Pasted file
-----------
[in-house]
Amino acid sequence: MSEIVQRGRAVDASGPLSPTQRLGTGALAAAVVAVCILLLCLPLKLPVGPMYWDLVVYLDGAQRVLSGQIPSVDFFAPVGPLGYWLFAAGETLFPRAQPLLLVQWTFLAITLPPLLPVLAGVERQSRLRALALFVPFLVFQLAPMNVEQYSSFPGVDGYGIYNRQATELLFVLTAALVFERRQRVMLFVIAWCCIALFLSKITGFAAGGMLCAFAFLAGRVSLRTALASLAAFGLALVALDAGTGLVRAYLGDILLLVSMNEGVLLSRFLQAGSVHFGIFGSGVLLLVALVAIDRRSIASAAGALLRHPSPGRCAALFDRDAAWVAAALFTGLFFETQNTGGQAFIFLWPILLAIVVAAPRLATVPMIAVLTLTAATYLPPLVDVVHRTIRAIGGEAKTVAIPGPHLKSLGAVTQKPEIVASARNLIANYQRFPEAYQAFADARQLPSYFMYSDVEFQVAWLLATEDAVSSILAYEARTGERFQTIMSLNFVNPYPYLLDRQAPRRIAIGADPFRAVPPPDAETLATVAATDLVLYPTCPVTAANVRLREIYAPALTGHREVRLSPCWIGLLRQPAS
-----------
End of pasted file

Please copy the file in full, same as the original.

[in-house]
Amino acid sequence: MSEIVQRGRAVDASGPLSPTQRLGTGALAAAVVAVCILLLCLPLKLPVGPMYWDLVVYLDGAQRVLSGQIPSVDFFAPVGPLGYWLFAAGETLFPRAQPLLLVQWTFLAITLPPLLPVLAGVERQSRLRALALFVPFLVFQLAPMNVEQYSSFPGVDGYGIYNRQATELLFVLTAALVFERRQRVMLFVIAWCCIALFLSKITGFAAGGMLCAFAFLAGRVSLRTALASLAAFGLALVALDAGTGLVRAYLGDILLLVSMNEGVLLSRFLQAGSVHFGIFGSGVLLLVALVAIDRRSIASAAGALLRHPSPGRCAALFDRDAAWVAAALFTGLFFETQNTGGQAFIFLWPILLAIVVAAPRLATVPMIAVLTLTAATYLPPLVDVVHRTIRAIGGEAKTVAIPGPHLKSLGAVTQKPEIVASARNLIANYQRFPEAYQAFADARQLPSYFMYSDVEFQVAWLLATEDAVSSILAYEARTGERFQTIMSLNFVNPYPYLLDRQAPRRIAIGADPFRAVPPPDAETLATVAATDLVLYPTCPVTAANVRLREIYAPALTGHREVRLSPCWIGLLRQPAS